Led by Hobey Baker candidate Ryan Potulny, the Flyers currently have six prospects playing at the collegiate level — three forwards and three defensemen. Overall, the stable is a relatively inexperienced one, consisting of three freshmen, two sophomores and one junior.
The following is a look at the performances of these players to this point in the season.
R.J. Anderson, D
Freshman, University of Minnesota (WCHA)
Drafted: 2004 (4th round, 101st overall)
A highly-regarded recruit out of Centennial High School in nearby Circle Pines, Minnesota, Anderson was expected to be used in a limited role as a freshman this season for the Golden Gophers. Injuries, however, have essentially forced head coach Don Lucia to accelerate the 6’0, 182 lb. rearguard’s on-ice learning curve.
Anderson, 19, has appeared in 24 of the team’s 29 games thus far, registering 1 assist, 18 PIMs and a +5 rating in a high-pressure environment. While the Gophers expect him to eventually develop into an offensive force (he recorded 58 goals and 117 assists for 175 points over three seasons for Centennial), Lucia and his staff are unconcerned with Anderson’s statistics at this point.
The current focus for the young rearguard is on defense, an effort that has been aided significantly by his pairing with sophomore Alex Goligoski (PIT), the team’s leading scorer on the blue line (26 points in 28 games). Anderson has played tentatively at times, but appears to be getting more comfortable as the season progresses.
He has used his size effectively, particularly over the past month or so, protecting the puck and battling opposing forwards with success along the boards and behind the net. His decision-making with the puck has been questioned at times, but this is to be expected of a player with his level of experience.
Anderson is not only the sole freshman member of the Gophers’ defensive unit, but also the only player on the team to jump to the NCAA ranks directly from high school. Each of the other five first-year players performed at an intermediary level last season — two in the USHL and three for the U.S. National Development Team.
Rob Bellamy, RW
Sophomore, University of Maine (Hockey East)
Drafted: 2004 (3rd round, 92nd overall)
After an up-and-down freshman campaign that saw him battle injury and inconsistency, Bellamy has become a valuable component of Maine’s hockey program as a sophomore. A relentless agitator who maintains a high tempo of play on every shift, the 6’0, 200 lb. forward has put on muscle, improved his already strong skating and displayed vast improvements at both ends of the ice this season.
The overall strides Bellamy has made, however, have been largely overshadowed by his involvement in an off-ice incident in November. Bellamy and five other members of the team were involved in a fight at an apartment complex near the Maine campus. The 20-year-old was suspended for one game and was one of four players charged with criminal trespassing for his part in the disturbance.
The sting from the incident is just now beginning to subside, but the negative impact it had on the program is undeniable.
Back on the ice, Bellamy has yet to establish himself as a consistent point producer for the Black Bears, as he has registered just 8 points (3 goals, 5 assists) in 25 games thus far. However, he remains a player with plenty of untapped offensive potential. The Westfield, MA native’s hustle and willingness to drive to the net have resulted in an increased number of scoring opportunities this season, but he has struggled to finish.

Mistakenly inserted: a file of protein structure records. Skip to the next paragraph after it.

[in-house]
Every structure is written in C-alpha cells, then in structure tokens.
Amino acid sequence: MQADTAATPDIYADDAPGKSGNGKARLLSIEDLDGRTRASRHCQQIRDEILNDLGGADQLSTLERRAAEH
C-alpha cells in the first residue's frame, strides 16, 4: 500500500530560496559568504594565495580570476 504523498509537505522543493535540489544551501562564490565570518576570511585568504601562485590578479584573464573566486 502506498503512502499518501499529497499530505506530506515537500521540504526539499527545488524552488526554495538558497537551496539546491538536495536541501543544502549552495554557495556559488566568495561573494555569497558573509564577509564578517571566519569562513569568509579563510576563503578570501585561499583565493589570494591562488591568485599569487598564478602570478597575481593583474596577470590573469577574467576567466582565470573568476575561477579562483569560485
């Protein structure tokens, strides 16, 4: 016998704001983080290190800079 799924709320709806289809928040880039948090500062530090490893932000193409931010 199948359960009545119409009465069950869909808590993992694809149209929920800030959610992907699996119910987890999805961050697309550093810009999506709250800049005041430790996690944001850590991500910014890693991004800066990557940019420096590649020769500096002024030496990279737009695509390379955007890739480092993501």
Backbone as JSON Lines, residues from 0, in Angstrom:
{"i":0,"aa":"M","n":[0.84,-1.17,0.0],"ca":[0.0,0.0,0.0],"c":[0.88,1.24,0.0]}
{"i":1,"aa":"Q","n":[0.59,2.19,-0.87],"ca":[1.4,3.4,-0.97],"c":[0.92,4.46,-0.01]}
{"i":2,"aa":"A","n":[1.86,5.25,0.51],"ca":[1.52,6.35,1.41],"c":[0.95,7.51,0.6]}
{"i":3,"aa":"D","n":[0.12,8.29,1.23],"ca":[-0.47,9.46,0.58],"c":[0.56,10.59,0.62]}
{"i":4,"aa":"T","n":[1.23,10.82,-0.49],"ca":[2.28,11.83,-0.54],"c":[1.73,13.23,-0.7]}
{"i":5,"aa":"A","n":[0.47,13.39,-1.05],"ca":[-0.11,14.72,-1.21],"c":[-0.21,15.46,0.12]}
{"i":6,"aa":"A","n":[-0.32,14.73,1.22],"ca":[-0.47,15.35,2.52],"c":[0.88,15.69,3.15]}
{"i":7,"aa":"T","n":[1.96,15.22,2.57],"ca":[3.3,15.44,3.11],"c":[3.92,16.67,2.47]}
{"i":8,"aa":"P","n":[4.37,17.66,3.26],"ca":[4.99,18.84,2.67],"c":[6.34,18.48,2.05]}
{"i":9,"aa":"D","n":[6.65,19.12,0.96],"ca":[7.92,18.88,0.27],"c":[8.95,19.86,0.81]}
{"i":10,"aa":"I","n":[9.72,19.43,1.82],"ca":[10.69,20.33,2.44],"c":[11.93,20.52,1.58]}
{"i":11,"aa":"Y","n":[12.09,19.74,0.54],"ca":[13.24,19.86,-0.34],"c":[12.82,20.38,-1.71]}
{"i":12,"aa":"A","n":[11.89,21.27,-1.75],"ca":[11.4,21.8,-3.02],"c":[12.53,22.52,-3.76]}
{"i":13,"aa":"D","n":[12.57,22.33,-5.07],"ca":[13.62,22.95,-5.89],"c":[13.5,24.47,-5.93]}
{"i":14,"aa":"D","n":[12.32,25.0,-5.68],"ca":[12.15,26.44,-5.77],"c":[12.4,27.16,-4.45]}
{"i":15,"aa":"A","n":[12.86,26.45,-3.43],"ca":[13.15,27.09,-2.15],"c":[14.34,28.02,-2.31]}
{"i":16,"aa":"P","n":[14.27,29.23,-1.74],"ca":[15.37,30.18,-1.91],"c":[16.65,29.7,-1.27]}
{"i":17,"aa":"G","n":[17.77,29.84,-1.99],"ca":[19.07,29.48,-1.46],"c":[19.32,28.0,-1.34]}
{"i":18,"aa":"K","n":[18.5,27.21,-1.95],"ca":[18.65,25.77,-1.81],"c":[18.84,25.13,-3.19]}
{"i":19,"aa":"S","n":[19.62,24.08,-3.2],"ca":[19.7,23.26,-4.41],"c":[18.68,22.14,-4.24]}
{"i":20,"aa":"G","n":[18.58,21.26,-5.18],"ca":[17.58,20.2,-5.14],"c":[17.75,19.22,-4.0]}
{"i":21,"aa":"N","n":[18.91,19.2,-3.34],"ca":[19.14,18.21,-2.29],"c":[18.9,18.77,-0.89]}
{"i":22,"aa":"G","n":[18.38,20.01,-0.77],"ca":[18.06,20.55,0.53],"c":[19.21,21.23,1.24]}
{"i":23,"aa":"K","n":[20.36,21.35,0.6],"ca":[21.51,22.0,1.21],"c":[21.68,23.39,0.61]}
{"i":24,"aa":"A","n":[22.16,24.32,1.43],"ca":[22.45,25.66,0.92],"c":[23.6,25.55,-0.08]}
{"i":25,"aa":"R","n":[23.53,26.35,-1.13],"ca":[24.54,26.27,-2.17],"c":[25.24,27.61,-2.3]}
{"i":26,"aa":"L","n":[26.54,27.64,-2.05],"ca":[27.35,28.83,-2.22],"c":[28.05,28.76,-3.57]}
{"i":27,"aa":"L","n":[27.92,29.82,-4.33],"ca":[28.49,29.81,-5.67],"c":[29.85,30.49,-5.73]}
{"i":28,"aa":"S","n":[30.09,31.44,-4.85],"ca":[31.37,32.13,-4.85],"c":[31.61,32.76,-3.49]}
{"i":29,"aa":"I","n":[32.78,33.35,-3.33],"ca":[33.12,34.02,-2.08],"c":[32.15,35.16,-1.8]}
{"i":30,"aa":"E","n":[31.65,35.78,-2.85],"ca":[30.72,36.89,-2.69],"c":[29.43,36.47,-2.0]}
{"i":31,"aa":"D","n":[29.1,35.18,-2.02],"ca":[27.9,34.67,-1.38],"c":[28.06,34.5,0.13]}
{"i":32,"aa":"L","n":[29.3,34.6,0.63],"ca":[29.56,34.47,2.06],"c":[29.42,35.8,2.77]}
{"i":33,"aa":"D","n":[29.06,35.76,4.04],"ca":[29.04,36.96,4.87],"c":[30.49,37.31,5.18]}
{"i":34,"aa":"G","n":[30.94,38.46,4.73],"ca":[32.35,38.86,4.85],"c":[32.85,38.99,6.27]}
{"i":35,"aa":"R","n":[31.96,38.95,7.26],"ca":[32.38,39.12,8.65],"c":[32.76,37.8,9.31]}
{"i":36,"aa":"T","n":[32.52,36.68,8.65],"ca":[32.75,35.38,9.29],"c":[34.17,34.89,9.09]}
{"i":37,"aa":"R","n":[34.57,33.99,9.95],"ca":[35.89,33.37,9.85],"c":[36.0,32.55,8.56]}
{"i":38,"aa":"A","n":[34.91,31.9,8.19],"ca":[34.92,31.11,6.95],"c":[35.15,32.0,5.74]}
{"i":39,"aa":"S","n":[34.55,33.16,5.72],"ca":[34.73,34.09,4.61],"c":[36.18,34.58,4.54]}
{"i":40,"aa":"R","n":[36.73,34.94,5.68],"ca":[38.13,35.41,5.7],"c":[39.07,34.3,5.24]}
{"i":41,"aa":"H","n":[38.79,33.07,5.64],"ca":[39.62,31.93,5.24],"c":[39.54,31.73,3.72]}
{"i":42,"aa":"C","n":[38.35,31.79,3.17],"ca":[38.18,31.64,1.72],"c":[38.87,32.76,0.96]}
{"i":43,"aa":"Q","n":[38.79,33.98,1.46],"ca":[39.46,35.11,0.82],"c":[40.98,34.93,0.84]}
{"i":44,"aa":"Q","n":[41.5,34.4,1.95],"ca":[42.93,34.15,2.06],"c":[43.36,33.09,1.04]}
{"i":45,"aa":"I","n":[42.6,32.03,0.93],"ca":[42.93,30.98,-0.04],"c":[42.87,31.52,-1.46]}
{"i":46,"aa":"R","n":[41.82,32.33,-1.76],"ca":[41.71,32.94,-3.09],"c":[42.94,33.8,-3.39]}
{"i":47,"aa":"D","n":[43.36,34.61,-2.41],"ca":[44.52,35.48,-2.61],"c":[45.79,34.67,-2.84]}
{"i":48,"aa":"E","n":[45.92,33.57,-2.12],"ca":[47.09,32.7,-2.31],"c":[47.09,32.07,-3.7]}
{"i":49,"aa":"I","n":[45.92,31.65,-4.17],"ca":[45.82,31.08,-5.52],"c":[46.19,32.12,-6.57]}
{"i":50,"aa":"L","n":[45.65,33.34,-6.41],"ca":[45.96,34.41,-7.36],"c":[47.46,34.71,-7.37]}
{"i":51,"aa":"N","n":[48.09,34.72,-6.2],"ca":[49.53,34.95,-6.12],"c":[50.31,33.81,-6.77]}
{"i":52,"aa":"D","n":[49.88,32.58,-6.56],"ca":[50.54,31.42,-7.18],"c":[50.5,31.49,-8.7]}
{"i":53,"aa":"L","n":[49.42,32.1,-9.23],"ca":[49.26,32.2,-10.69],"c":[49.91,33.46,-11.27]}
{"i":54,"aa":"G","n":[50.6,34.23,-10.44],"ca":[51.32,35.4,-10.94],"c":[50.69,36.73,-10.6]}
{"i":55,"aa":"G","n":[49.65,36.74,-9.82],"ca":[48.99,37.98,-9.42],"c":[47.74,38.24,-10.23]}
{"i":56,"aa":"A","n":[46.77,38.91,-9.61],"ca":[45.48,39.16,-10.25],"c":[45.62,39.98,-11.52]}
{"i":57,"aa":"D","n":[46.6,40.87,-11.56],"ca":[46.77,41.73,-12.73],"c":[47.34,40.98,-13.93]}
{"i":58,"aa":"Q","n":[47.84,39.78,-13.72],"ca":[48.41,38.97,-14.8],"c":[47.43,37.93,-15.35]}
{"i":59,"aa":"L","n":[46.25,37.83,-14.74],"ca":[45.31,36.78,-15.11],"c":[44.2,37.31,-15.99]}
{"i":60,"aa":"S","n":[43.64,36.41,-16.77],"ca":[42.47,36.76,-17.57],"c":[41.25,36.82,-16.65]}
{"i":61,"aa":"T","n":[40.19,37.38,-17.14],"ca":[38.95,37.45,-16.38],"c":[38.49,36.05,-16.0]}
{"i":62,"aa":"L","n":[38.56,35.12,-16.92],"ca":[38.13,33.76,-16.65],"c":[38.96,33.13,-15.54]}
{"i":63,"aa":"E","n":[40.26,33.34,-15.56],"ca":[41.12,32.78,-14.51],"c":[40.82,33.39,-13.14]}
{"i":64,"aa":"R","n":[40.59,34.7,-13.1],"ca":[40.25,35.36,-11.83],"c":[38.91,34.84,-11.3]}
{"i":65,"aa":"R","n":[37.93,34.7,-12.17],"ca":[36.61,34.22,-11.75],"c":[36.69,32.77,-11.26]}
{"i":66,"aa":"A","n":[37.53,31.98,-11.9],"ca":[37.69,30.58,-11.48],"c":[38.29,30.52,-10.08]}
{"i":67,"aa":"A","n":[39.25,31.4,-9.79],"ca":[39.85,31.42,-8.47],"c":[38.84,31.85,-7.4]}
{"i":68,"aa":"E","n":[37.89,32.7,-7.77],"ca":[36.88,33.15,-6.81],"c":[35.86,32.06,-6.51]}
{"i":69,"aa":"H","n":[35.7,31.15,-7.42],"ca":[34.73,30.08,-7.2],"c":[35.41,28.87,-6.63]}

At this stage, Bellamy has work to do on his positioning and timing in the offensive end. While he possesses excellent vision and a strong hockey sense, he often finds himself a step or two out of place to make a play. He has also been guilty of rushing his shooting opportunities from time to time, acting impulsively in situations where patience is essential.
Bellamy has displayed improved passing skills that, if cultivated, could become one of his more effective attributes. While he won’t wow anyone with this skill, his passes tend to be crisp, tape-to-tape exchanges that put his teammates in good position to carry the puck up the ice or make a play in the offensive zone. Rarely will he make a mistake that leads to a turnover or a scoring opportunity anywhere on the ice.
Overall, Bellamy is a fearless competitor who plays the game with a unique combination of abandon and smarts. He is still a bit raw, but has a lot of talent, and continues to show signs of improvement in virtually all aspects of his game.
Matt Clackson, LW
Freshman, University of Western Michigan (CCHA)
Drafted: 2005 (7th round, 215th overall)
The son of former NHL tough guy Kim Clackson, Matt is a gritty, competitive winger in the midst of his freshman campaign at Western Michigan (CCHA). The Flyers’ final selection in last July’s entry draft, Clackson is coming off of a two-year stint with the USHL’s Chicago Steel, where he racked up 34 points (15 goals, 19 assists) and 378 PIMs in 98 total games.
Clackson has not been much of a factor for the struggling Broncos (5-16-4) thus far this season. The Pittsburgh native has appeared in 20 of the team’s 25 games to date, registering 1 assist and 26 PIMs in relatively limited duty.
While he is perceived as an NHL longshot, Clackson has a solid skill set, an outstanding attitude and work ethic and, perhaps most importantly, plenty of time to develop. He is an excellent skater with above average speed, and is also an accurate passer.
At 6’0, 195 lbs., Clackson is an intimidating presence who, like Rob Bellamy, is always more than willing to pay the price to make a play. He drives to the net and battles along the boards with reckless abandon. He does not back down from physical confrontations, but, like most young players of his ilk, still must learn when to pick his spots.
Travis Gawryletz, D
Sophomore, University of Minnesota-Duluth (WCHA)
Drafted: 2004 (8th round, 253rd overall)